Morris Mickelwhite Comes To Life at The Children’s Theatre

Photos courtesy of Children’s Theatre Company
Photos courtesy of Children’s Theatre Company

There is an immense transformative power that stems from imagination, capable of soaring you away to mystical worlds where anything is possible. Everyone has the capacity for imagination, but there are some who would trade away possibility of imagination out of fear of being called childish, or worse, abnormal. Morris Micklewhite is not one such person. Written by Christine Baldacchino and illustrated by Isabelle Malenfant, Morris Micklewhite and the Tangerine Dress is a children’s book about a little boy with a vibrant imagination. Morris loves wearing the tangerine dress that reminds him of tigers, the sun, and his mother’s hair. People tell Morris that “boys don’t wear dresses”, but that doesn’t stop him. Naturally, a story about imaginatively ignoring gender norms to live one’s fullest, most whimsical life would appeal to LGBTQ+ audiences.

Morris Micklewhite certainly caught the attention of Peter Brosius, the artistic director of the Children’s Theatre Company. First encountering the story in a bookstore, Brosius was completely enamored. “It was so joyful, so imaginative and so filled with theatrical possibilities that I knew immediately we had to adapt it to the stage”. After securing the rights to adapt Morris Micklewhite and reaching out collaborators at the Chicago Children’s Theatre and the Omaha Rose Theatre, work could begin to bring Morris to the stage.

juliany taveras

juliany taveras was brought on to write the play’s script, transforming a short book into a full theatre experience. “Adapting a children’s book for the stage has been incredibly fun,” taveras explains, “there’s simultaneously all this gorgeous source material from which to work, and a ton of space to explore and expand the narrative into a full-blown sensory experience for families to enjoy”. taveras describes the process of adaptation like that of translation, stating “I often think of adaptation as translation, so for the first draft of the script, that’s exactly what I set out to do: translate Morris’s inner world (and ever-expansive imagination) into an embodied theatrical language that could somehow capture and share the story’s big heart”. The process of translating a work to suit a new medium can take a lot of work and also present new opportunities. When speaking about the writing process for this play, taveras said:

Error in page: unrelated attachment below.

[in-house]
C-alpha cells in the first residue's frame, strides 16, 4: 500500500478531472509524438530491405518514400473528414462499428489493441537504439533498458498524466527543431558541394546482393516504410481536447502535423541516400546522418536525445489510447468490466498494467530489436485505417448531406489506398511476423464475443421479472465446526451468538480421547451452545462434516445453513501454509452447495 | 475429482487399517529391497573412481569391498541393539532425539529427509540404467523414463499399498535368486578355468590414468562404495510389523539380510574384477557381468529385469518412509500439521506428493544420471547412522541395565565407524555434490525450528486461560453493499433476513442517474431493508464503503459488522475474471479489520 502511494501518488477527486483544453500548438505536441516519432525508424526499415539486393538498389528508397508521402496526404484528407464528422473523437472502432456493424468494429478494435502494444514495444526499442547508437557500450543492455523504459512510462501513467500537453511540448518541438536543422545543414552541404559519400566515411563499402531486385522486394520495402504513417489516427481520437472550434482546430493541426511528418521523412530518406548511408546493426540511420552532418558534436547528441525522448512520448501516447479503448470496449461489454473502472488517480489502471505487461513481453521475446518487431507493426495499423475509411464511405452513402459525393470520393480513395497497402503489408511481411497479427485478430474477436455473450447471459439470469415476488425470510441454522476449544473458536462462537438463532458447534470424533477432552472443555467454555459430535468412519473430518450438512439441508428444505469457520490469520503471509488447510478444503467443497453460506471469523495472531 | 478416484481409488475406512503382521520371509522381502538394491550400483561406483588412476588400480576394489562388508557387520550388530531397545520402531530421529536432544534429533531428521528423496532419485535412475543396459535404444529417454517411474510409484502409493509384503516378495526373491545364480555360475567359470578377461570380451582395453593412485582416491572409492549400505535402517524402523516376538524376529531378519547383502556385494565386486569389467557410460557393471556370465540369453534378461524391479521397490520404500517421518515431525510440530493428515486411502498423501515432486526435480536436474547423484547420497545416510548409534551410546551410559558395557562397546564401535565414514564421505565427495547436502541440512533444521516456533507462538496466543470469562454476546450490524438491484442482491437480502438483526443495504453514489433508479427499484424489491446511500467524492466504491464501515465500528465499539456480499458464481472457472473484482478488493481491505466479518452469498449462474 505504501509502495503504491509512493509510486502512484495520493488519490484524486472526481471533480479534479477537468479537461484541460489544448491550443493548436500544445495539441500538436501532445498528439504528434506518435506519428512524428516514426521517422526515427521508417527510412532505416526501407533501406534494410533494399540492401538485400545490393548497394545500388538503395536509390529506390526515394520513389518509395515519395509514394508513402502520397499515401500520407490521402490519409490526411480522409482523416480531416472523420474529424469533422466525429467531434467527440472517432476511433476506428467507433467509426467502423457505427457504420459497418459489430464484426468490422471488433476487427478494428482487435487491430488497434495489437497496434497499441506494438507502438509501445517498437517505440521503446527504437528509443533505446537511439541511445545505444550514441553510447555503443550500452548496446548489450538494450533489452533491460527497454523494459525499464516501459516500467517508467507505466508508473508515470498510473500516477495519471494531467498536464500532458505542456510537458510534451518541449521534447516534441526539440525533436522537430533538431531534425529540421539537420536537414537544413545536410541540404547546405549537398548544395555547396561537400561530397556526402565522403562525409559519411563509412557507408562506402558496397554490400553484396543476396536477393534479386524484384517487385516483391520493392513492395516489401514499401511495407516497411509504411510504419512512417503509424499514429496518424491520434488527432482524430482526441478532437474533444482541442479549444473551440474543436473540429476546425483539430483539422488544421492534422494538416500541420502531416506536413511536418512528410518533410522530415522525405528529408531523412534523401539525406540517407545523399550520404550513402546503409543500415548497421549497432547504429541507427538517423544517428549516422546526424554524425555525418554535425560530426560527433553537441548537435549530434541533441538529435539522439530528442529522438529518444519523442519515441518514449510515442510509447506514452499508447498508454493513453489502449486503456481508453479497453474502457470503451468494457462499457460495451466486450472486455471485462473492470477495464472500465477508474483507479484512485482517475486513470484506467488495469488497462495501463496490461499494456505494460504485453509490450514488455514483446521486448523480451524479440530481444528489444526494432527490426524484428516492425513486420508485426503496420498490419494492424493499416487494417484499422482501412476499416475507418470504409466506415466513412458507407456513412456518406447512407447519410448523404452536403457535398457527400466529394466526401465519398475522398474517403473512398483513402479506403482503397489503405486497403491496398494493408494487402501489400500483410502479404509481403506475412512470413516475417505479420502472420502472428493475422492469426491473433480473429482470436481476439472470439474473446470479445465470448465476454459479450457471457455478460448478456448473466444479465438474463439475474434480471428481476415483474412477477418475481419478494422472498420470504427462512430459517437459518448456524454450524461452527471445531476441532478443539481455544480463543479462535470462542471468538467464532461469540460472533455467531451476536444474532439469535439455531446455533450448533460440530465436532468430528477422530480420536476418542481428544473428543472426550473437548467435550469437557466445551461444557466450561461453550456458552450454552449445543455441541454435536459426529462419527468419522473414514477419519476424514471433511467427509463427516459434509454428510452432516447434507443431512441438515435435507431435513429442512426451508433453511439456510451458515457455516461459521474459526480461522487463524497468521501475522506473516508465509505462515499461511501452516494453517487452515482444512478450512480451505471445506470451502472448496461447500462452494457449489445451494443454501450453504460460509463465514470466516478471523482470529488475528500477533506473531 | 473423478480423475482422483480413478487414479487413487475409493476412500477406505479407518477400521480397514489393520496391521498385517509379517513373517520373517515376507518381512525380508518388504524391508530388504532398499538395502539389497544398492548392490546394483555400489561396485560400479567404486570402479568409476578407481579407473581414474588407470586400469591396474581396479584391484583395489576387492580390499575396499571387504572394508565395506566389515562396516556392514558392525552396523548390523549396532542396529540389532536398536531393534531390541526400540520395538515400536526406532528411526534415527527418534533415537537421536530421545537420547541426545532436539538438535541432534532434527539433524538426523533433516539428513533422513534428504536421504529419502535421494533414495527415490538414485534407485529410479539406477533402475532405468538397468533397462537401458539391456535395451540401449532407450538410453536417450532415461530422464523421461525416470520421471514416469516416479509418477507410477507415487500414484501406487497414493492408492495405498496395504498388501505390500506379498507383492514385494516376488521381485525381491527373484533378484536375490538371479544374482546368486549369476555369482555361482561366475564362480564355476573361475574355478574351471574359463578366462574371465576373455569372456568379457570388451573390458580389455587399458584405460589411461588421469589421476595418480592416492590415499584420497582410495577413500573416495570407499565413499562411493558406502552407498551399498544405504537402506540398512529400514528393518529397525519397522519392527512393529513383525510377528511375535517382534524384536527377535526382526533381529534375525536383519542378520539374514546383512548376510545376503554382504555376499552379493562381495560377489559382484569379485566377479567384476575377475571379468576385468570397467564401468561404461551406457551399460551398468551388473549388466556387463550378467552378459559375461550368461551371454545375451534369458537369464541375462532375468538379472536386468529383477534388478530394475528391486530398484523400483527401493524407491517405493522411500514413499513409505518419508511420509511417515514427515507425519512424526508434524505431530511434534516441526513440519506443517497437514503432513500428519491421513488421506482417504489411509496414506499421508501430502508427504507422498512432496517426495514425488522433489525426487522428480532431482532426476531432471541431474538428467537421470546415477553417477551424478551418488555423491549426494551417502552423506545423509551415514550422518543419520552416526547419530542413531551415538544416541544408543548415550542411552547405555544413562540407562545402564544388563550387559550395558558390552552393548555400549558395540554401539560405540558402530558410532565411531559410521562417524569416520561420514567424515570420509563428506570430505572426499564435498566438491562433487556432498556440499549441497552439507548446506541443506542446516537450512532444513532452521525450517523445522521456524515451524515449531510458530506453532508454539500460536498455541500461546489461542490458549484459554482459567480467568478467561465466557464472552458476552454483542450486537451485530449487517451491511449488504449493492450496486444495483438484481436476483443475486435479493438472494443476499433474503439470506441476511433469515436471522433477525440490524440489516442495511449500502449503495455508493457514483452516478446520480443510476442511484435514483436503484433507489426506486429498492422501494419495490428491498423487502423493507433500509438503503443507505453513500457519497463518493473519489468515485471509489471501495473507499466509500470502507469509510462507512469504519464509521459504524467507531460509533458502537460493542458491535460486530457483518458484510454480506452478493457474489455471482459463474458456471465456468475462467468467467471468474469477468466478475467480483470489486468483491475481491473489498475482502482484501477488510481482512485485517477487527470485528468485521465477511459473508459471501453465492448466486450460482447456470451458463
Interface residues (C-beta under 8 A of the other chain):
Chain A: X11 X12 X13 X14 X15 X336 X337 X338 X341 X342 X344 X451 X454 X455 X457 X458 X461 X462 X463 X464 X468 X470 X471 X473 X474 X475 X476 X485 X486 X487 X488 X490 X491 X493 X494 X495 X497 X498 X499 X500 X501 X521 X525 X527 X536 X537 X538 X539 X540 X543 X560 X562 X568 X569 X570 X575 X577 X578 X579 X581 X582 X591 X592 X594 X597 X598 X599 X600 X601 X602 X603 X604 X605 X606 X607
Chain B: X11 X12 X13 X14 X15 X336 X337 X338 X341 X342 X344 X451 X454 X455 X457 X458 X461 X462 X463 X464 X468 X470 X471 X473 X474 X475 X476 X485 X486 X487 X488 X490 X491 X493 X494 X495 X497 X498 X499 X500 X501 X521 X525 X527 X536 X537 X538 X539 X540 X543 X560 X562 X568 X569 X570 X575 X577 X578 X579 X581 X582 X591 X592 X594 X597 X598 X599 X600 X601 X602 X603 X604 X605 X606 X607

“Writing for Morris has meant crafting a world that is both deeply emotional and difficult as well as imaginative and inspirational. It feels important to all of us working on it to really capture the full range and depth of Morris’s journey—even if it only spans a few days! After all, a few days can feel like a lifetime, especially as children. In that vein, I’m also grateful for the ways in which writing this play has deepened my own connection to my younger self, and to what it’s like to be a kid today.”

Heidi Stillman, Director

Heidi Stillman has a history adapting children’s literature. In 2017 she directed The Year I Didn’t Go To School, a play based on the children’s book by Giselle Potter. Now she is working with the Children’s Theatre Company to direct Morris Micklewhite and the Tangerine Dress. Her past experiences have helped prepare her to direct this play, as she herself explains “I have a lot of experience with new work and adaptations, and my work leans heavily on an imaginative and visual aesthetic, so it seemed like a good fit”. It isn’t just her work on other plays that has inspired her approach to directing Morris Micklewhite. Her time spent as a preschool teacher has given her valuable insight into the nature of imagination in children:

“I used to be an assistant preschool teacher when I was first out of college, it was my day job as we were starting our theatre company. I loved watching the kids playing in the block corner; what to my eyes were stacks of plain brown blocks, to them were these amazing creations that were the setting for their elaborate games. I love the power of imagination to transform and make magic out of simple things, and how easily that comes to children. The creative team and I are trying to capture that magic in our design and staging choices.”

With the whimsical writing of taveras’ script and Stillman’s imaginative stage direction of Stillman, and the efforts of the entire cast and backstage crew, the team hopes to create a magical event for families.

Peter Brosius, Artistic Director

taveras hopes that audiences will learn lessons from the play, saying:

“My hope is that folks who come to see Morris Micklewhite leave with all sorts of discoveries, questions, and perspectives, ones that are unique to their own lives and communities. In a more general sense, however, I hope the show can inspire audiences to be brave—both when it comes to embracing and expressing one’s whole self, and when we are tasked with the equally important responsibility to support that in others with empathy and compassion.”

In a world where LGBTQ+ people often face pushback for living as their authentic selves, Morris Micklewhite serves as a reminder to be uncompromising in expressing as we choose.

The Children’s Theatre Company’s production of Morris Micklewhite and the Tangerine Dress will premiere on October 10th and will run through November 19th, and can be best enjoyed by audiences 4 years and older.

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